As a bonus, however, I felt that the more I consciously tried to do this, the more I sincerely appreciated my students’ unique strengths and personalities. It’s like those studies showing we end up believing what we say because we don’t want our thoughts and actions to be inconsistent– by telling my students more that I cared about them as individuals, I actually did.

    1. I get that feeling too, that the kids can tell I’m just trying to think of some feedback for them. Sometimes I alleviated the awkwardness a little by reiterating that my job as a teacher includes giving them as much feedback as I can, and asking them to please bear with me in those moments when it takes a second to gather my thoughts and synthesize some feedback.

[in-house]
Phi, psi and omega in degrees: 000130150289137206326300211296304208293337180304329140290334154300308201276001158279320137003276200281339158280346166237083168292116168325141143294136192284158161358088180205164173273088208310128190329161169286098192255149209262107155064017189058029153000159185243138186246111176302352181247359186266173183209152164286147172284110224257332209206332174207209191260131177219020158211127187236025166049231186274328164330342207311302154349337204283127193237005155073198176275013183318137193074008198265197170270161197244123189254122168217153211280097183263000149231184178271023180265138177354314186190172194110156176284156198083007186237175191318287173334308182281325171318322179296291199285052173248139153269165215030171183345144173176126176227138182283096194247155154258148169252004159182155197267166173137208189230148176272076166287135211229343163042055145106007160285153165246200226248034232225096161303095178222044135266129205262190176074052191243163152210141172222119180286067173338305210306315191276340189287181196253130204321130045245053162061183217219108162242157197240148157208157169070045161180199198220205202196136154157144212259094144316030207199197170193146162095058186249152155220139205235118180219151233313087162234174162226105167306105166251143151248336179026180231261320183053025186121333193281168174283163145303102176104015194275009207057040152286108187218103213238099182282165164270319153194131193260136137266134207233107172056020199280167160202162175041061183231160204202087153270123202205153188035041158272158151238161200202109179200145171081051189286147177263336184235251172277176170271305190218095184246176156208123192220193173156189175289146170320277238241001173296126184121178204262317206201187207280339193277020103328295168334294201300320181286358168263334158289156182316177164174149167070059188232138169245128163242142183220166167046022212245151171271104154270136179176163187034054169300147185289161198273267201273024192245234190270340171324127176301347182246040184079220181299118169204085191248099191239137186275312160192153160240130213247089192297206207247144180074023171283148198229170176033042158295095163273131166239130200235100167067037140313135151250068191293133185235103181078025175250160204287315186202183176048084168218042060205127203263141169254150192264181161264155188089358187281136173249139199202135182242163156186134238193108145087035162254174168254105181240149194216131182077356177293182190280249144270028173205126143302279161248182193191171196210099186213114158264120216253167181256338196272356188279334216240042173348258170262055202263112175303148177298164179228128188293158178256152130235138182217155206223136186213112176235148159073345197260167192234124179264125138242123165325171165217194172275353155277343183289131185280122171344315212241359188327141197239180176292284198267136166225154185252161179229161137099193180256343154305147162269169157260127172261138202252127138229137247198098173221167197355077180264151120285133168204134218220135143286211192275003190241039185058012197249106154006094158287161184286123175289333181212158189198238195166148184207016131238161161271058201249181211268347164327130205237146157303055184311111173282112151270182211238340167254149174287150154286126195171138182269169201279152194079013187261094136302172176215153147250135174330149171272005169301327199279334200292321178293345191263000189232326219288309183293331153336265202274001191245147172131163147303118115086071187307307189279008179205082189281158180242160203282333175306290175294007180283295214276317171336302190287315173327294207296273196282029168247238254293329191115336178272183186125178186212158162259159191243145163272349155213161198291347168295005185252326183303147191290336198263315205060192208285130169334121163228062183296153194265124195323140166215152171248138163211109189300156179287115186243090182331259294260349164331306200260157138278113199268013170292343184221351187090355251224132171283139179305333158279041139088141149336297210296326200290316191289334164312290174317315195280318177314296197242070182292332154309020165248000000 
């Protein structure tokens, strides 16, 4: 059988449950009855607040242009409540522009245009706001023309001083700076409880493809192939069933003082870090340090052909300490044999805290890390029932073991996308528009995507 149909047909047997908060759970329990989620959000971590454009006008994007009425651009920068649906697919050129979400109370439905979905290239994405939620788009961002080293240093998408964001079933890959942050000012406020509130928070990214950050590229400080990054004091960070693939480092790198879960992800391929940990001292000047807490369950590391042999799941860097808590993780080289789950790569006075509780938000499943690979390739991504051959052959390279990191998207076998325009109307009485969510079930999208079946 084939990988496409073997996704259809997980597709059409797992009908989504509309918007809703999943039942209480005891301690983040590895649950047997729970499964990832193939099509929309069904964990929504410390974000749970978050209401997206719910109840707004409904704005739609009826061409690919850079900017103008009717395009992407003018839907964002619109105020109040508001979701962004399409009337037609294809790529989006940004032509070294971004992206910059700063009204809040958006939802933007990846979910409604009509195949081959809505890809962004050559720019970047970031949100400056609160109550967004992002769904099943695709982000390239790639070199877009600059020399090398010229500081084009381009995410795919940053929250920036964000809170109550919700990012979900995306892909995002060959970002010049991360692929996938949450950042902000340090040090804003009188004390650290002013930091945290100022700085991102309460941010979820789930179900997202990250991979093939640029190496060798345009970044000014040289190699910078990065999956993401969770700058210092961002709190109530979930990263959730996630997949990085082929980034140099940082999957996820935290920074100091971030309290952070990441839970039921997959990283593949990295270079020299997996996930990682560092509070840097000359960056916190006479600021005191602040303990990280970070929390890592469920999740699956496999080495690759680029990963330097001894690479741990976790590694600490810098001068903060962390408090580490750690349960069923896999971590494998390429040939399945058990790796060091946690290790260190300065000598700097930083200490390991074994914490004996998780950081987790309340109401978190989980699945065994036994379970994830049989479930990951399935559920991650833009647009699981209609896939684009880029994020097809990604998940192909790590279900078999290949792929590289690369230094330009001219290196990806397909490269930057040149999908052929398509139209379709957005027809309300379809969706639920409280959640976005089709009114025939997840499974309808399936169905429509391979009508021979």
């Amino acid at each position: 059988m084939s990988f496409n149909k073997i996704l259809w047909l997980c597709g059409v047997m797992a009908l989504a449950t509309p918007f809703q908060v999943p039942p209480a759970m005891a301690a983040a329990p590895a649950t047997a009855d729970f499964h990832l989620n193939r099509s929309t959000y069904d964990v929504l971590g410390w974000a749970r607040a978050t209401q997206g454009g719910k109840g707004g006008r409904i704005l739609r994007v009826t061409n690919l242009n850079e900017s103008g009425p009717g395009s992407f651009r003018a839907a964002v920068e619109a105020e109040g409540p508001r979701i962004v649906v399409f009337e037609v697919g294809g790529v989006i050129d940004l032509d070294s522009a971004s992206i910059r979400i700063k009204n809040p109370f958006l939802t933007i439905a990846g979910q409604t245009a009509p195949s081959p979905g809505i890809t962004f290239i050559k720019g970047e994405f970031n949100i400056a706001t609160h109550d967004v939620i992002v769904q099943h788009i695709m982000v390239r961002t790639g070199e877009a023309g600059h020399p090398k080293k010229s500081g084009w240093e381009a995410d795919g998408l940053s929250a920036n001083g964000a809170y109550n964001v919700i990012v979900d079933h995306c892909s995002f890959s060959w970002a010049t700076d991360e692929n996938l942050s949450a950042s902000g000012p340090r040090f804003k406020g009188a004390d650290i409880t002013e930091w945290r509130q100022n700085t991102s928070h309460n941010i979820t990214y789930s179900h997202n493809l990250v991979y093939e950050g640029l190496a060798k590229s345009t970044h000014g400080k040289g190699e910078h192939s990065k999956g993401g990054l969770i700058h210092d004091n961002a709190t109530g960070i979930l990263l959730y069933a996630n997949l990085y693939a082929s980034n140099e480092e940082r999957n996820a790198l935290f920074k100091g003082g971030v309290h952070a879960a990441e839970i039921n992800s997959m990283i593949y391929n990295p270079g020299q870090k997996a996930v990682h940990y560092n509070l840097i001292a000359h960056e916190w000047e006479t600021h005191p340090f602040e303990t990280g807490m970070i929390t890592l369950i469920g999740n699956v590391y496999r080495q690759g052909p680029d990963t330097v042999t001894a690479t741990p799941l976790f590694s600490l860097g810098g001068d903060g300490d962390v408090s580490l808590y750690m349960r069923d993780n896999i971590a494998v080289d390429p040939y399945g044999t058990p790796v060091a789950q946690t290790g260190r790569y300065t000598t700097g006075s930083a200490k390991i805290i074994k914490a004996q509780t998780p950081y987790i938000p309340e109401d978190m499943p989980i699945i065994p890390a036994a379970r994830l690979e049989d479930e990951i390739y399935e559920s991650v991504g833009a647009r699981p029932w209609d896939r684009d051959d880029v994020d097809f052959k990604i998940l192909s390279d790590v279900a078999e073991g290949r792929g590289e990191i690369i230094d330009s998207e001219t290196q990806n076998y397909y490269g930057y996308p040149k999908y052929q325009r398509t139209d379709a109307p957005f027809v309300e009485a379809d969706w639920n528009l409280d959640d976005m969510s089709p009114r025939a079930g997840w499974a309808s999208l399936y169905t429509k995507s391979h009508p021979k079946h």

As teachers I think we feel a lot of pressure to be totally natural in our interactions – but if we want to get some of these high-level skills down, practice with different organizations of our class, or try a new style of assessment, or be practicing a new kind of feedback, it’s unrealistic to think we’ll be good at it right away. I wonder if there’s a professional way to tell students, “I’m sorry that sounded trite and generic; I’m trying out a new kind of feedback and I’m not very quick with good comments yet.” Personally, I don’t think my ego is strong enough to say things like that yet ;)

  4. Effort should be praised, but so should success. Otherwise students will get the idea that it is better to fake work and make a mess than to push through to success.

    Students are good at detecting fake praise, so don’t fake it.

    It is ok to give some negative feedback too—some teachers (and parents) seem stuck on the idea that all feedback should be rewards, and that does not work very well either.